Tragedy at Law by Cyril Hare

From the 12thcentury the Courts of Assize, commonly known as the Assizes, dispensed justice to provincial towns throughout Britain. Presided over by visiting judges from the higher courts based in London, the Assizes were held twice-yearly in the main county towns. Under normal conditions the court moves from town to town (known as the circuit) dispensing justice with little to no fuss. The Honourable Sir William Hereward Barber, a judge on the high court, and his staff have embarked upon the circuit of the Southern Assizes. When he receives an anonymous note warning “your sins will find you out.” he dismisses it as unimportant. Then he commits a crime of his own by drinking, driving, and hitting a pedestrian. In order to preserve the judge’s reputation, those involved collude to suppress the incident. But it seems someone outside the judge’s circle knows, and as the circuit progresses from town to town, the previous threats become more menacing and soon spiral into violence. 

When Kate @ crossexamingcrime saw that I was reading Tragedy at Law she said she was looking forward to seeing what I thought of it because, “it is a bit of a marmite read”. I was of course puzzled, but the Cambridge Dictionary came to my rescue. A marmite is, in addition to a spread on toast, “something or someone that some people like very much and other people dislike very strongly.” Now, having read several of the reviews by my fellow bloggers, I would have to agree with her. So, what did I think?

This is more than the tale of a judge’s legal tour through the countryside of Britain. It is an unusual mystery novel in that it doesn’t start with a murder, rather it ends with a murder. And in between lurks an individual, controlling the narrative by exploiting events, engineering incidents, and manipulating individuals until the time is right to strike. The motive may seem indiscernible, but Hare very subtly inserted it quite early on in the book, you just have to remember it. I had that moment where you say to yourself “I know what this means…where did I see that before?” Also, luckily for me, I take copious notes while I’m reading.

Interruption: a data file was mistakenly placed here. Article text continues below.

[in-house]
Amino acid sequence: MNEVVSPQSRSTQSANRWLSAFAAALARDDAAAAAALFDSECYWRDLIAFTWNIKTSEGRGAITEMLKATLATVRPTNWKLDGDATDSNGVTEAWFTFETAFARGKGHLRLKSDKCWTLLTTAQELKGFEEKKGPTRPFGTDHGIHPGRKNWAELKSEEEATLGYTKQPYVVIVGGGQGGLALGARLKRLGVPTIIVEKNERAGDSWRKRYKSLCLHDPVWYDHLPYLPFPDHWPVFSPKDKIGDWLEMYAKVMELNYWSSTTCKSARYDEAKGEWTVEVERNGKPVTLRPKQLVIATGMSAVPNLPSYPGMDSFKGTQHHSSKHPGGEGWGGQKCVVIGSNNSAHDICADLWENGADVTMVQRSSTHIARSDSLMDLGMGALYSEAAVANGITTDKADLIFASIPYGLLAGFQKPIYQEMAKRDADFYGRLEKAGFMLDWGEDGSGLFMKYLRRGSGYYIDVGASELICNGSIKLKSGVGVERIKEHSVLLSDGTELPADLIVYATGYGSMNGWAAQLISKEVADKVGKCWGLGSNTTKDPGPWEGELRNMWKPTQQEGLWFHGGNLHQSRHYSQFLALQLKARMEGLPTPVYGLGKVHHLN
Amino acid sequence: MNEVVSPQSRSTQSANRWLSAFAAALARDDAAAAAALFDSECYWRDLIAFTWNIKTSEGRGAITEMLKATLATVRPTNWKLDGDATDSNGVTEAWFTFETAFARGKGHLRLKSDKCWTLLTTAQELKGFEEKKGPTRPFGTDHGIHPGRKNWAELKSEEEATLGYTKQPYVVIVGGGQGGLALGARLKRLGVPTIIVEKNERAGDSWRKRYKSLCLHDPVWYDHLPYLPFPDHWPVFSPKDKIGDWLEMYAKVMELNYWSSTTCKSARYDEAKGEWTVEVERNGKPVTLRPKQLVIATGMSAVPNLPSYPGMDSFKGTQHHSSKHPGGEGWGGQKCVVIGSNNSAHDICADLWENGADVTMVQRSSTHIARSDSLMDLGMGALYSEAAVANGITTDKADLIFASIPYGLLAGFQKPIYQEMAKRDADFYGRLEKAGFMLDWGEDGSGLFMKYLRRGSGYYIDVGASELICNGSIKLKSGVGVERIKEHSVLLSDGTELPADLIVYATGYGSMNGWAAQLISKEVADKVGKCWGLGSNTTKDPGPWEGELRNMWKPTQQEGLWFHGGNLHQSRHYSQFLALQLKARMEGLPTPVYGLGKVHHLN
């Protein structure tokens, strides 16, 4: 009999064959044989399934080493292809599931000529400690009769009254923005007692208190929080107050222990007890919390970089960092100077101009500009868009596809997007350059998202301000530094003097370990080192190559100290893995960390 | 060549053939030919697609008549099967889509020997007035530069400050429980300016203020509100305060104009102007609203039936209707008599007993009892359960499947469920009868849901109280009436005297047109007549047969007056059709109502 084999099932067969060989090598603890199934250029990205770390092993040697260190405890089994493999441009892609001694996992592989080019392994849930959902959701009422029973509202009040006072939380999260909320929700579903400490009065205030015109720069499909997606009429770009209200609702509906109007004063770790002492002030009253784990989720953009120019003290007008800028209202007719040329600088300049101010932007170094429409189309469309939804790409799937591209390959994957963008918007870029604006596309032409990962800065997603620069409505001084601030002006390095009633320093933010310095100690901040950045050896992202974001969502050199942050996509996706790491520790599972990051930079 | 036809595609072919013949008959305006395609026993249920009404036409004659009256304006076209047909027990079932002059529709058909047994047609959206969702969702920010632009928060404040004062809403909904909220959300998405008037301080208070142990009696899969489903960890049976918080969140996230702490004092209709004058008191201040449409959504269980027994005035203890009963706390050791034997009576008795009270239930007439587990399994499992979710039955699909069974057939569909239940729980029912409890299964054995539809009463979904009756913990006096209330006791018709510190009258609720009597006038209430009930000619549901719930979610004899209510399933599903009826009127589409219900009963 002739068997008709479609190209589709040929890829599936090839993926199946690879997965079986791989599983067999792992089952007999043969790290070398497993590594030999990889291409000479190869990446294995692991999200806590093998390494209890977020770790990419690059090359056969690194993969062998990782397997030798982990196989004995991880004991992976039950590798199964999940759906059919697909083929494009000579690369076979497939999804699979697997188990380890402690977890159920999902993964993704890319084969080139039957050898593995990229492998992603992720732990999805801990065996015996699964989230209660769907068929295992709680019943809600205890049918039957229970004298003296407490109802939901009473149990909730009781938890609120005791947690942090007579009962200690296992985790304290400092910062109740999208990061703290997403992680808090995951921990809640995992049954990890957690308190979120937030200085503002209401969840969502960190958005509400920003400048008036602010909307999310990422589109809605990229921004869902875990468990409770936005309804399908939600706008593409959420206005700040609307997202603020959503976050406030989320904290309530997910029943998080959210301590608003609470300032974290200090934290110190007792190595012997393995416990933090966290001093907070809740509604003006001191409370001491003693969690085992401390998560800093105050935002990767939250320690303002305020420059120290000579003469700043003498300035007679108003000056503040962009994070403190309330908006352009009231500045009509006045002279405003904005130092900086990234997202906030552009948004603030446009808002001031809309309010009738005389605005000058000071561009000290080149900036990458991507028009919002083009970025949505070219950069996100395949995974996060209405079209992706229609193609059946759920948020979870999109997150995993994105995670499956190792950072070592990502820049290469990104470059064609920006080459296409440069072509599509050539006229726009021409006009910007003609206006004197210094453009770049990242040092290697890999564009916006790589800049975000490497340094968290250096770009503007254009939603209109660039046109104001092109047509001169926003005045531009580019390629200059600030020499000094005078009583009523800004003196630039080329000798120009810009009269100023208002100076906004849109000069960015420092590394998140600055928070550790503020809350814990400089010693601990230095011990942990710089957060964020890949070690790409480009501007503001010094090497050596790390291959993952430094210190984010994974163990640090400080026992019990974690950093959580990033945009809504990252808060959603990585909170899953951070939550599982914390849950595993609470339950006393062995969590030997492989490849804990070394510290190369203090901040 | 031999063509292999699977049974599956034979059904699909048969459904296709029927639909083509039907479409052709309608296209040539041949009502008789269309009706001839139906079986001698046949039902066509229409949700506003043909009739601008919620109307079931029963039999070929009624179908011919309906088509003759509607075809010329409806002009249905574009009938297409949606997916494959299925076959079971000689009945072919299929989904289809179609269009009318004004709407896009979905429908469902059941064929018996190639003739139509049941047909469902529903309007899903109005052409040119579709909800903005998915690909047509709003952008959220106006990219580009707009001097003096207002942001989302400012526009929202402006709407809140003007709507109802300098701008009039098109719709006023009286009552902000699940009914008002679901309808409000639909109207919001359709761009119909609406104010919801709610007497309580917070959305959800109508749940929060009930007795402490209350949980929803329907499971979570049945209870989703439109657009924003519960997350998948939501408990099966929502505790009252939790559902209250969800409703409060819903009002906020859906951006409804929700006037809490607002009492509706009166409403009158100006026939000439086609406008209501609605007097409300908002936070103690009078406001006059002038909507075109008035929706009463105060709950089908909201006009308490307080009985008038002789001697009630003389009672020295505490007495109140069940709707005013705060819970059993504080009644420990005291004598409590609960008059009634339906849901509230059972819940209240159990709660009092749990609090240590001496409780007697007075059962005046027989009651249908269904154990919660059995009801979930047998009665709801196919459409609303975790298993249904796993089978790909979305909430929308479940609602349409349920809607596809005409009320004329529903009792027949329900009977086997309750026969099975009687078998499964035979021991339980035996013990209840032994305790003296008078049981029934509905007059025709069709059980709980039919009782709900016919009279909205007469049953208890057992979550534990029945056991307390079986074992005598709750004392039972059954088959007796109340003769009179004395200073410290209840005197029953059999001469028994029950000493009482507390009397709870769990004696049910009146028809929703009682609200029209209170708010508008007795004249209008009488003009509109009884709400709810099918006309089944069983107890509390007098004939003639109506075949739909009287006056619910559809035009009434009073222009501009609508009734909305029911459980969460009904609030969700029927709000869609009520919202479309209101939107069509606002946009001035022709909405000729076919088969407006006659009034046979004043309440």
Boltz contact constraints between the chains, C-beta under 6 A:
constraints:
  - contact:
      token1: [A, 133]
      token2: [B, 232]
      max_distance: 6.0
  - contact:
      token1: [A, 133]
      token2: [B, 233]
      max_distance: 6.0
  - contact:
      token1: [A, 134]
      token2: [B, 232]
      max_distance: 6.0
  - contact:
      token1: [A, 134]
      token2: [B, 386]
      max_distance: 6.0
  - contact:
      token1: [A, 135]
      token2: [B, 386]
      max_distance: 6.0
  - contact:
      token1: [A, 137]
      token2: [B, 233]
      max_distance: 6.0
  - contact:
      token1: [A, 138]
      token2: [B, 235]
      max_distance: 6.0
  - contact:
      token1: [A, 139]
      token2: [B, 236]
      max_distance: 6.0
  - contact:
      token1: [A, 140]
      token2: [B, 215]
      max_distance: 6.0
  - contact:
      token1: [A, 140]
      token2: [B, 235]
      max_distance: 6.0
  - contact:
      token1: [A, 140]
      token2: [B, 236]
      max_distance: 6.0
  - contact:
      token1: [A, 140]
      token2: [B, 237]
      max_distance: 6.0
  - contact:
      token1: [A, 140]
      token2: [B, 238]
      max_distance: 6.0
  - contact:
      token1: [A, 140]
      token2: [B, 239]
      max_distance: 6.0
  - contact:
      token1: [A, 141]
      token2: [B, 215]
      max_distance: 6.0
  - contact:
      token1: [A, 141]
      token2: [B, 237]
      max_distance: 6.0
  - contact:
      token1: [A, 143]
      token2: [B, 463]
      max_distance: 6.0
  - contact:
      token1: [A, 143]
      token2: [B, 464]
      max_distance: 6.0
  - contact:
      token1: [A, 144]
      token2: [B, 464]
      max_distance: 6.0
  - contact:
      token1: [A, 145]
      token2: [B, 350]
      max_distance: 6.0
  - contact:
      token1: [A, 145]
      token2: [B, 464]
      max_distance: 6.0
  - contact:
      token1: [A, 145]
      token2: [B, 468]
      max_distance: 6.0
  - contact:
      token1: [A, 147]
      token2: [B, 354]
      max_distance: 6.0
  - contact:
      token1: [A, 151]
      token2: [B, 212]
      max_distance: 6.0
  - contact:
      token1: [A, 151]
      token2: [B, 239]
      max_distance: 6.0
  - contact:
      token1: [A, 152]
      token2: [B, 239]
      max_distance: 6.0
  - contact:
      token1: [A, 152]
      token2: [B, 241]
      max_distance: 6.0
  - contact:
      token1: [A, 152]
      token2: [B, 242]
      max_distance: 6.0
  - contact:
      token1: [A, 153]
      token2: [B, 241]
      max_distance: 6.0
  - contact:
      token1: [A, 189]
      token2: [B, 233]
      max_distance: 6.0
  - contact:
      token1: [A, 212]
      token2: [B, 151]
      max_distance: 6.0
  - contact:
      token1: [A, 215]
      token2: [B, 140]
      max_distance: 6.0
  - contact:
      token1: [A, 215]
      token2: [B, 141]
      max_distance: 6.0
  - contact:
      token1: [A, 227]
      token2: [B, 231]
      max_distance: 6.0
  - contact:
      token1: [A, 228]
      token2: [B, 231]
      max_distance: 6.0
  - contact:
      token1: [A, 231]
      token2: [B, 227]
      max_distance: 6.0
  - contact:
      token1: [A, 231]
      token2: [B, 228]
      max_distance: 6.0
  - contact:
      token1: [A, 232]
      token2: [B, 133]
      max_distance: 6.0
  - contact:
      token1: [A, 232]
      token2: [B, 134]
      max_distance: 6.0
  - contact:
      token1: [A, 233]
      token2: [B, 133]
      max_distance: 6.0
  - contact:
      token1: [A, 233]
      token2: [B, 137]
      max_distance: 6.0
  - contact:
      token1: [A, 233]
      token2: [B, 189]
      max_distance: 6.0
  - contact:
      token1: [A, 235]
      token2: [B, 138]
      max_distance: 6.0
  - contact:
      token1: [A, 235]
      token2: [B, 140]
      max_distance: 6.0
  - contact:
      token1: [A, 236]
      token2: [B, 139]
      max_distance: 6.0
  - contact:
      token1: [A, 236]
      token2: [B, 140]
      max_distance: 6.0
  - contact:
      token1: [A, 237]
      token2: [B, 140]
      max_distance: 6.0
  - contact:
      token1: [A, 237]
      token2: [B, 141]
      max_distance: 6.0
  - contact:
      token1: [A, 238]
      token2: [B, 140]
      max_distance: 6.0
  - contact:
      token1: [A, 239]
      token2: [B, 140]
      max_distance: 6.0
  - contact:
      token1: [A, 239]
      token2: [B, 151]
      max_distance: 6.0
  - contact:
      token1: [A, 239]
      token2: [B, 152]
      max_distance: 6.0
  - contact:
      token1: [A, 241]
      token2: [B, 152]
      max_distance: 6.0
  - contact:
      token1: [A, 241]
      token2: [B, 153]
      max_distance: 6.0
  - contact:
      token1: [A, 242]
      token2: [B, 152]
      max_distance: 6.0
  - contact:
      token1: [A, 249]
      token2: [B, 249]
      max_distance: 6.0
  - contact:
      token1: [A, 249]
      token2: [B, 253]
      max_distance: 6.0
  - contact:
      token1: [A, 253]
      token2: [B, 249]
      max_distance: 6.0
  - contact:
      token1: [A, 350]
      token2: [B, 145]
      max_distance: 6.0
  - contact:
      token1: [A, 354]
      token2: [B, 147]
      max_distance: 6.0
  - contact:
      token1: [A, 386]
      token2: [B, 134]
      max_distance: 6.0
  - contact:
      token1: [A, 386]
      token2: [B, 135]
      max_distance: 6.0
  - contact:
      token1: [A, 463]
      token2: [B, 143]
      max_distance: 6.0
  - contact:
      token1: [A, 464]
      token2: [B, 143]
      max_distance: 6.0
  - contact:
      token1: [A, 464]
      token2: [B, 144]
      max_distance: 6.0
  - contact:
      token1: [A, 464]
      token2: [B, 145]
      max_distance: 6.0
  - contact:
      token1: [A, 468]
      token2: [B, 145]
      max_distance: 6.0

Hare’s flare for characterization is apparent and he has created well drawn and interesting characters. The story is told mostly from the view of Derek Marshall, the newest member of the judge’s staff. Derek is an earnest, likable young man, and an idealist, placed in situations where he often sees his principles tested. Judge Barber (known variously as The Barber, The Shaver, and Father William) is a self-important man who, much to his detriment, is unable to control any of the events, or people in his life. Then there is Lady Barber (Hilda), the judge’s wife, younger than the judge, she is a lawyer in her own right. She has given everything, and will do anything, to see her husband advance. And Francis Pettigrew, a mildly cynical, slightly worn down barrister. Once a rival for Hilda’s affections, he is now a favorite target of the judge’s attacks. 

The story is elegantly written with arch and witty dialogue – “Barber’s habit of concealing things from his wife was as instinctive as that of the dog who hides bones under a sofa cushion, and about as effective.” It is also very well paced. I felt that with each incident, Hare artfully ramped up the tension, especially at the end, when everything speeds up to a culmination of events, and a solution packed into 30 pages.

I really enjoyed Tragedy at Law, but is it my favorite Hare? No it isn’t. That spot goes to An English Murder. But it comes in at a very close second.